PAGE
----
Tomato plants need to be raised, cared for, talked to, and moved out of harm’s way.  Be it too much sun, too much water, too much shade, tell them not to worry.  And drag them around.  You’ve got their back.

But oh, Charlie, don’t you sometimes get to the end of your rope?  Sometimes the plants can no longer be lugged around.  They are too heavy, or they don’t want to produce, or the blossom rot just breaks your heart.  Can’t you just look at the darned plant and say it’s time to sink or swim,  Early Bird or Big Boy.  You are on your own.  Leave it be.

Let it go.  You don’t have to care anymore.  Stop dragging them around.  It will kill you.  You will have a heart attack.  Too heavy a load.

They will either thrive, or they won’t . . .

Maxine Weintraub reading
BOLLI Member Maxine Weintraub

Maxine has been taking writing classes with both Betsy Campbell and Marjorie Roemer since joining BOLLI three years ago.  She has also been an active participant in the Writers Guild and serves as the editor of the BOLLI Journal.  In her spare time, she talks to tomatoes…

WHAT’S YOUR STORY? GOLF, OF COURSE

A recent Writers Guild prompt brought this bit of memoir from Steve Goldfinger–for the inveterate duffers in out midst.

Breaking the Ice:  Aye, There’s the Rib!

by Steve Goldfinger

After my early days of hacking around scrubby Dyker Beach, Brooklyn’s only public golf course, I found myself playing The Country Club in Brookline from time to time. Yes THE Country Club, sanctuary of Boston Brahmans plus a handful of their chosen. Its name said it all.

My friend Tom, a fellow academic and ardent golfer, was one of their chosen. A few times a year, he would ask me to join him for 18 holes at this preserve available to but three hundred or so, a far cry from Dyker Beach’s availability to three million.

This time, it was for only nine holes. It was mid-January and the temperature had warmed up to 35 degrees, toasty enough for golf freaks who hadn’t teed up a ball for two months. The Country Club contained an extra nine holes that were kept open year round for such freaks.

Tom brought along his son Jeff, now 15, who was getting interested in the game. I had played with Jeff before, liked him, and was glad he was with us.

The air was brisk and the round uneventful, until we reached the seventh hole. Jeff’s drive put him about 150 yards from the green. I saw him pull a 4 iron out of his bag for his second shot.

“Use 6 iron,” I said. “You’ve grown a lot, and a 4 iron is much too much club.”

But 15 year-olds often have minds of their own.  He stuck with the 4 iron, hit it cleanly, and watched it soar well over the green.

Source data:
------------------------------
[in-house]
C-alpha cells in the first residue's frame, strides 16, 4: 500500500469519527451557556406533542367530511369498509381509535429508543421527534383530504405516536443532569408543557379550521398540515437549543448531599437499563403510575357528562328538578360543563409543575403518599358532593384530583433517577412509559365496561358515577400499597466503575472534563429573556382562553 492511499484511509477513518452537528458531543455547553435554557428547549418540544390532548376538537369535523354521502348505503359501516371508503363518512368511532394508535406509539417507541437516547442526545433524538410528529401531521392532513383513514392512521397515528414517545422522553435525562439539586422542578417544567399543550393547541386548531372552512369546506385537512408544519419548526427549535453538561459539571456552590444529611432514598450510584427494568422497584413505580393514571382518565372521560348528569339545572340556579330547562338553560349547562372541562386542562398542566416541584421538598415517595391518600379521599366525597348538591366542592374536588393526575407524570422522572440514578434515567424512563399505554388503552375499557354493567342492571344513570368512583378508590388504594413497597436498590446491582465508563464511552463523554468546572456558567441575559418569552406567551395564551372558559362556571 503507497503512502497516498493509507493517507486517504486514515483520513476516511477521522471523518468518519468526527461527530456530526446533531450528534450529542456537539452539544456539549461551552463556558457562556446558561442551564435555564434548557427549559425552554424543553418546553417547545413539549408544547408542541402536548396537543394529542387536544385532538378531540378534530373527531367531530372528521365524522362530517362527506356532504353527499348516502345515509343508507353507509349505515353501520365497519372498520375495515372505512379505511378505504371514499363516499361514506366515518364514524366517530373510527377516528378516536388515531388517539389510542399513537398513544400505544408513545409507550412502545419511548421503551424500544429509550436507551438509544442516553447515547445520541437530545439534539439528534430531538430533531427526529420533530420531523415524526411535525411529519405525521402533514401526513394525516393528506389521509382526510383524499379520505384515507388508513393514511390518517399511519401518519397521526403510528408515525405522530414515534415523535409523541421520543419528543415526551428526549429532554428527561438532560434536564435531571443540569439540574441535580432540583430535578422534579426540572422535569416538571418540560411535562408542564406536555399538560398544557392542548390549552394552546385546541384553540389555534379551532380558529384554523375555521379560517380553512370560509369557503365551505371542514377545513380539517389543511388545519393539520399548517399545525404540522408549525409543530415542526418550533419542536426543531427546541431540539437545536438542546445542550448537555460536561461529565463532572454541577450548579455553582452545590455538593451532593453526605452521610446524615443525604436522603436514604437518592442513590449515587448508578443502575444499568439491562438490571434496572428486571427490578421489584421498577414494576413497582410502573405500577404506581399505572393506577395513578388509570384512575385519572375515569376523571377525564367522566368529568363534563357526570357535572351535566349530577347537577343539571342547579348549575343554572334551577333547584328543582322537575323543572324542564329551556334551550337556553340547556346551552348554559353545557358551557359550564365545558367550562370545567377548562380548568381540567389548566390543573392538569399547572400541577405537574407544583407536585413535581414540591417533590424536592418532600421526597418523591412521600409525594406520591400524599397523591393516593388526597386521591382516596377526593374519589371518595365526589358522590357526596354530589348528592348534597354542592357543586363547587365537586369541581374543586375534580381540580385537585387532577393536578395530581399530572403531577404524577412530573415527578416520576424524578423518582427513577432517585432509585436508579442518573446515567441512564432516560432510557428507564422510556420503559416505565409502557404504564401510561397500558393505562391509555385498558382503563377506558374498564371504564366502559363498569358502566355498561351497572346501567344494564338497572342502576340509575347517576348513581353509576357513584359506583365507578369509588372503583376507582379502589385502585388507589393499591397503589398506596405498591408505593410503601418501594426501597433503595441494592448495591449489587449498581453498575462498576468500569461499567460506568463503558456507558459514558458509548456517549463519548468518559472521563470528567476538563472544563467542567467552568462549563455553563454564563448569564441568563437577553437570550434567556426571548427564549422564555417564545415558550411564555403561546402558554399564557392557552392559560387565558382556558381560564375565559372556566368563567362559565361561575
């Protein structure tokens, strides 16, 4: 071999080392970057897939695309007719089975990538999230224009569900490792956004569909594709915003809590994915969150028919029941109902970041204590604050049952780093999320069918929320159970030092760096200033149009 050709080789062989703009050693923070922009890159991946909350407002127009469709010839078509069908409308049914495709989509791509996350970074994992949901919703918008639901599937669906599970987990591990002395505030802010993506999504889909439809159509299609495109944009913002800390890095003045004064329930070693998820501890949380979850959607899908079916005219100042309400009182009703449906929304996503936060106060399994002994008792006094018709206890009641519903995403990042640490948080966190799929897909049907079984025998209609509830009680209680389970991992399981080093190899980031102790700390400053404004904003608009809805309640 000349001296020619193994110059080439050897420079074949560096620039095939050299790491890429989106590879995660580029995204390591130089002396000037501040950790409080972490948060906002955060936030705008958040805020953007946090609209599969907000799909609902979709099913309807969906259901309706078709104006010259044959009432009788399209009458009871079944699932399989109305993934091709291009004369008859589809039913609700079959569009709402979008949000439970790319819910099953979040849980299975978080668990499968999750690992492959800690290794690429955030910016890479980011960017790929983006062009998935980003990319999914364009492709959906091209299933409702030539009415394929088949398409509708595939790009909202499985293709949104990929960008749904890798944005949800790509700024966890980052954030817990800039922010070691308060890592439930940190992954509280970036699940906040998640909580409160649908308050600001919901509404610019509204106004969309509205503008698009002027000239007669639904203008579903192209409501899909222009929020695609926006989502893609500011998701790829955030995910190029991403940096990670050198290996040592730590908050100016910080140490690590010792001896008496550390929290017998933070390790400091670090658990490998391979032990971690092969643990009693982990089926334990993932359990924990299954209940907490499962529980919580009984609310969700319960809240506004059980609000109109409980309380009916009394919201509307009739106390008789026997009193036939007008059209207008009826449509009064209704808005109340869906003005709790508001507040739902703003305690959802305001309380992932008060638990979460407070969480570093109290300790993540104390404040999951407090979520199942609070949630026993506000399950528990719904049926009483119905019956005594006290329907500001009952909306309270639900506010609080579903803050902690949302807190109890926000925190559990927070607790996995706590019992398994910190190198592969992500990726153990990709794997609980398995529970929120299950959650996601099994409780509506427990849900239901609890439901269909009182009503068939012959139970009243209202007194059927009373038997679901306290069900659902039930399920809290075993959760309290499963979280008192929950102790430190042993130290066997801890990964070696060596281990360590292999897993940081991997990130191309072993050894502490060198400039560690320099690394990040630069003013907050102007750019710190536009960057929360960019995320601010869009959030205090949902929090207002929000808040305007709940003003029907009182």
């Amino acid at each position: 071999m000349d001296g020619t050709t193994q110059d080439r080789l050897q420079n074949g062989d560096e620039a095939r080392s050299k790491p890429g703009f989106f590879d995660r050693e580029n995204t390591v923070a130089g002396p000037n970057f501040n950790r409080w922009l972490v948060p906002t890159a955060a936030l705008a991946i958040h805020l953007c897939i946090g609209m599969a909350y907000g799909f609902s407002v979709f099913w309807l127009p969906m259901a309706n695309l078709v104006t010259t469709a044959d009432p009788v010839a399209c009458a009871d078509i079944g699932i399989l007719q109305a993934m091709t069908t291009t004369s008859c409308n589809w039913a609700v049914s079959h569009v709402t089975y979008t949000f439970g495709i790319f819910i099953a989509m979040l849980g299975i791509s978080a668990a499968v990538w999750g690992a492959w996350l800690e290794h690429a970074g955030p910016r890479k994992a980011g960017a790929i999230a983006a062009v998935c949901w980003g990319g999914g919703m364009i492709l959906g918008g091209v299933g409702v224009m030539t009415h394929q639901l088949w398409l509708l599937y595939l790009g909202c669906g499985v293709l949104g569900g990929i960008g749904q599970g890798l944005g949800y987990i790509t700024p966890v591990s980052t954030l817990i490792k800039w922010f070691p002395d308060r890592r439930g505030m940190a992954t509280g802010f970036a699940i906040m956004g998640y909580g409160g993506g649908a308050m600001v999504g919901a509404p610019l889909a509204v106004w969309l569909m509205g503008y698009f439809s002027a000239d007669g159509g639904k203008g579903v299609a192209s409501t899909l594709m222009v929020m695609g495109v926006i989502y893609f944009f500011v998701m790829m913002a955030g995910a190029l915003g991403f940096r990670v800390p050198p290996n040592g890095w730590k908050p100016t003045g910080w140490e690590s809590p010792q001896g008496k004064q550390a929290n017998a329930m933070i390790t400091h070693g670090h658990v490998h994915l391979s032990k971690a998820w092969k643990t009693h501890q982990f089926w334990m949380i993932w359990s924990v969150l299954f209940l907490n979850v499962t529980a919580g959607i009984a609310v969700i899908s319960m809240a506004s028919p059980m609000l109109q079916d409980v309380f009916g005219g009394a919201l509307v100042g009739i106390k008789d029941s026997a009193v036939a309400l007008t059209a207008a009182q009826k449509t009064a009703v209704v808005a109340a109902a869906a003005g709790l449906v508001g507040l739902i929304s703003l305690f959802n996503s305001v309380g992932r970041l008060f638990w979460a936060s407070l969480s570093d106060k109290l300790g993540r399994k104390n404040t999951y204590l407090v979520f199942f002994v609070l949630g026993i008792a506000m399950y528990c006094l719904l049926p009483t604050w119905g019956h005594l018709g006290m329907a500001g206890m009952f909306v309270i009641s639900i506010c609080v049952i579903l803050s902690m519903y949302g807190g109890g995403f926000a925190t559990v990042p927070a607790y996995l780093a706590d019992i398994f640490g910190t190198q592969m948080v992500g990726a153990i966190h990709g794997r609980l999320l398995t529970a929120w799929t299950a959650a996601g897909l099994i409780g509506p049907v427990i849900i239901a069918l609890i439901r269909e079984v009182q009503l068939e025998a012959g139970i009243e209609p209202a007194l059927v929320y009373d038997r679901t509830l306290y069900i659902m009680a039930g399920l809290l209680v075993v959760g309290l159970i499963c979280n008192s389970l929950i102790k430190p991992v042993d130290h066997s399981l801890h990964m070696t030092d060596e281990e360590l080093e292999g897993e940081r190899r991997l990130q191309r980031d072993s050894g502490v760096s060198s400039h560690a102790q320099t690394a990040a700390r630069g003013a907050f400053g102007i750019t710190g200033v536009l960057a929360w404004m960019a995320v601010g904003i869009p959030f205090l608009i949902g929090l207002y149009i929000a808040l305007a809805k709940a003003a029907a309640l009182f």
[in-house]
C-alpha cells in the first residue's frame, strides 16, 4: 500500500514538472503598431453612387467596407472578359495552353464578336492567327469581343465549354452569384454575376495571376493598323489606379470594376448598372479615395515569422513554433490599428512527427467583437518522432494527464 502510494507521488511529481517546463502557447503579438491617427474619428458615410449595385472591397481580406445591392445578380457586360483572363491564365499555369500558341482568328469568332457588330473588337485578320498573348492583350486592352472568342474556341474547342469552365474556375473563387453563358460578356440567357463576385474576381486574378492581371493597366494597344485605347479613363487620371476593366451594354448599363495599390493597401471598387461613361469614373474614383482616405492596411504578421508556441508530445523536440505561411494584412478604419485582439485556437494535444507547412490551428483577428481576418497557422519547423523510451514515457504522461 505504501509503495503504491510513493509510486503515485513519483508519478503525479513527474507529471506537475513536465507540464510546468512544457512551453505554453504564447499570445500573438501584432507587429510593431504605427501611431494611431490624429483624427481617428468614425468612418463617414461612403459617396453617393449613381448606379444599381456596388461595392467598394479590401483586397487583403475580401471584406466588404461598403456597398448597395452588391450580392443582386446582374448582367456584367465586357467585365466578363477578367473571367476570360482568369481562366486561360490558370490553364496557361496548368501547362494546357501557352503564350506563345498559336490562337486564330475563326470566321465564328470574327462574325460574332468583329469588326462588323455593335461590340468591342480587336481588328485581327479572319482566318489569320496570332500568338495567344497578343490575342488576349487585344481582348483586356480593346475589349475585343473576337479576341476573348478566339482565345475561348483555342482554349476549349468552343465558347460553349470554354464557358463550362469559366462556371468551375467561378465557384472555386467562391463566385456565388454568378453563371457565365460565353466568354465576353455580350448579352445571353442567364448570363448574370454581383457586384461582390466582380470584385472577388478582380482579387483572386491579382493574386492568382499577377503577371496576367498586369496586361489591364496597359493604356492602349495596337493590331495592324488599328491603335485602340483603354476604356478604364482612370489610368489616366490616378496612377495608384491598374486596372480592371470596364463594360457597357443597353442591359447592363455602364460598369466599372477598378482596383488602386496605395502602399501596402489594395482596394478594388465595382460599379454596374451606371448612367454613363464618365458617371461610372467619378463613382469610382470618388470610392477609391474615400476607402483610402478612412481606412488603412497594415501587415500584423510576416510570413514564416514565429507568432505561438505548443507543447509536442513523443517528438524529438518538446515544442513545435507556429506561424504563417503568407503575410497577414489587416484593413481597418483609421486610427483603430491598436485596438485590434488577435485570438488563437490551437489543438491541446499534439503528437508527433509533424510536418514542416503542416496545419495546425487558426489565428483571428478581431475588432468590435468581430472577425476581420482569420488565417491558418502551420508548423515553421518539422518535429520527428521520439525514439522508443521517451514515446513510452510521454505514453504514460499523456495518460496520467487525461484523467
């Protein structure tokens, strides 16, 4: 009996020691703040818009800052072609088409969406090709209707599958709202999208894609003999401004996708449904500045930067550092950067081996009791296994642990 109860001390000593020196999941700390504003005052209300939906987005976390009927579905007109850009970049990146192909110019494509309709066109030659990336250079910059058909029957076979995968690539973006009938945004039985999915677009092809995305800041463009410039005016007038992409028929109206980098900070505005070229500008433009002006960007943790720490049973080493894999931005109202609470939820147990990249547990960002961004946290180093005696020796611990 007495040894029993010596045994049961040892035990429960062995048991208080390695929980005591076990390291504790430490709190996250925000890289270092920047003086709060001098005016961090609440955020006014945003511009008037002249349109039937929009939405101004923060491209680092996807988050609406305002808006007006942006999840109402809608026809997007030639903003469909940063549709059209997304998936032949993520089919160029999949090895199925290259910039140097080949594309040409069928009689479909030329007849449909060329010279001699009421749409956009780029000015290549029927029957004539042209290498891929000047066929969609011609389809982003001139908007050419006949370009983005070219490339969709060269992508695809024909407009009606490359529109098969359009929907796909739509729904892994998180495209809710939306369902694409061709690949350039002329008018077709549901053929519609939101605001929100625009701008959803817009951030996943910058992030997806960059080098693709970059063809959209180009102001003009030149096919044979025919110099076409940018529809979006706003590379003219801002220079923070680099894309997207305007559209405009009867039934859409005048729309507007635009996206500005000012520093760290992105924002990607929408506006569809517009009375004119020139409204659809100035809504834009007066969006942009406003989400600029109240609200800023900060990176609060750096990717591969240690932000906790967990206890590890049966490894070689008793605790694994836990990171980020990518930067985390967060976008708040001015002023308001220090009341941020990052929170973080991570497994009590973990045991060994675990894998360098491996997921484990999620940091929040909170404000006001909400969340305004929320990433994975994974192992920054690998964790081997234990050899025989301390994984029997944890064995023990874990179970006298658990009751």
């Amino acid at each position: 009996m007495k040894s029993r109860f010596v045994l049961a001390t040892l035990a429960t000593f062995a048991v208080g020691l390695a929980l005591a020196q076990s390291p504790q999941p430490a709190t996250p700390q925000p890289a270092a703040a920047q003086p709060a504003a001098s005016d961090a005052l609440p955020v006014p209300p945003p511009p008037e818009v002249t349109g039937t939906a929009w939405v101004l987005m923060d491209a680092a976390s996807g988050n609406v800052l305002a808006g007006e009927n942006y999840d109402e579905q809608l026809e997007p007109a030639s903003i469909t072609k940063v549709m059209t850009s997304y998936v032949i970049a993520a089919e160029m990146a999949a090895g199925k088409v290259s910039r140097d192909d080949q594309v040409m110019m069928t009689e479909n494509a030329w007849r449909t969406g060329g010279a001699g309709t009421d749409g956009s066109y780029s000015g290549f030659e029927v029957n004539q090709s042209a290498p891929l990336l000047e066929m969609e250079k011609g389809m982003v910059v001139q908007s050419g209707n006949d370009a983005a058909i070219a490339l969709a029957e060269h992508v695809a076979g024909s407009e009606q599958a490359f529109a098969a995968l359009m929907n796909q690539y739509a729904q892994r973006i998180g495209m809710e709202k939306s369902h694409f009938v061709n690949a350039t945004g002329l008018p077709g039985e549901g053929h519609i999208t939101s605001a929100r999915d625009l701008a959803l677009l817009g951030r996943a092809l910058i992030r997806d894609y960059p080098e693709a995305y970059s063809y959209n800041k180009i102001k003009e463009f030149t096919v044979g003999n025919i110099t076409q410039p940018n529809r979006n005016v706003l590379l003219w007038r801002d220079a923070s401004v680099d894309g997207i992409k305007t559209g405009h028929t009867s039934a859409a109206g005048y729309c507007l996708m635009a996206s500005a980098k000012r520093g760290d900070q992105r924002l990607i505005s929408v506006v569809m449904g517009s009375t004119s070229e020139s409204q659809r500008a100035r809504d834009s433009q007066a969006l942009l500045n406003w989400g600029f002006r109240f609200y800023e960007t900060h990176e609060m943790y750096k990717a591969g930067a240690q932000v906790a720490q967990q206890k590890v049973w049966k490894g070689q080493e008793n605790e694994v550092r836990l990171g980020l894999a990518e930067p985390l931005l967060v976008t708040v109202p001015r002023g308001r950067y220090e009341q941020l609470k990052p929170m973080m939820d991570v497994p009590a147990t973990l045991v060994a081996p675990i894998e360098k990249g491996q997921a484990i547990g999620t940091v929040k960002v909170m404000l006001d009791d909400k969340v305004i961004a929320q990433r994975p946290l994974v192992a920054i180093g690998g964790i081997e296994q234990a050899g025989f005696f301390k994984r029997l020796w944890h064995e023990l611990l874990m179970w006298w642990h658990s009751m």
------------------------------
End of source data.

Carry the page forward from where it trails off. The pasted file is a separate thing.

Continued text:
“Now, drop another ball,” I said, “and try a 6 iron.”

He did and hit the ball the perfect distance….but it veered off to the left and rolled onto a frozen pond. When we arrived at the pond’s edge, we saw the ball sitting there, ten feet away. Just sitting atop the glistening ice, waiting to be fetched.  And feeling guilty that it was I who had consigned this $1.25 ball to such a fate, it was I who decided that I should be the fetcher.

I had gone two steps onto the ice when the inevitable crack came, and I crashed, sideways.   I managed to stand up, the water above my waist.  So cold I couldn’t utter a word.  Tom and Jeff ran over to fish me out by extending an 8 iron for me to pull on.  I noticed bleeding from my wrist where it had been scraped by ice as I fell through. Even then, I could barely say a word.

I was the shivering wretch of the three, though, insisting we go to the next tee to complete the round. I had just read The Right Stuff, and this was going to be my John Glenn moment. Tom and Jeff were still laughing as I teed up my ball.  Then, when I tried to swing my driver, I was nearly felled by a horrifically painful crunch in my left rib cage. The technical name is crepitus, and it denoted a rib fracture. I tried to swing again but could use only my wrists to wave at the ball.

They escorted me back to the club house, bleeding wrist, broken rib, freezing torso, numb legs, sunken spirit.

I later asked Tom to petition the club’s Governing Council to post a sign alongside the pond on the seventh hole, to read:  “Here Goldfinger couldn’t walk on water.”

BOLLI Matters contributing writer Steve Goldfinger

Since joining BOLLI about two years ago, Steve has been writing.  He’s taken  memoir courses with Marjorie Roemer and worked on fiction with Betsy Campbell.  In addition, he’s stretched his creative muscles into the world of acting as an intrepid CAST player.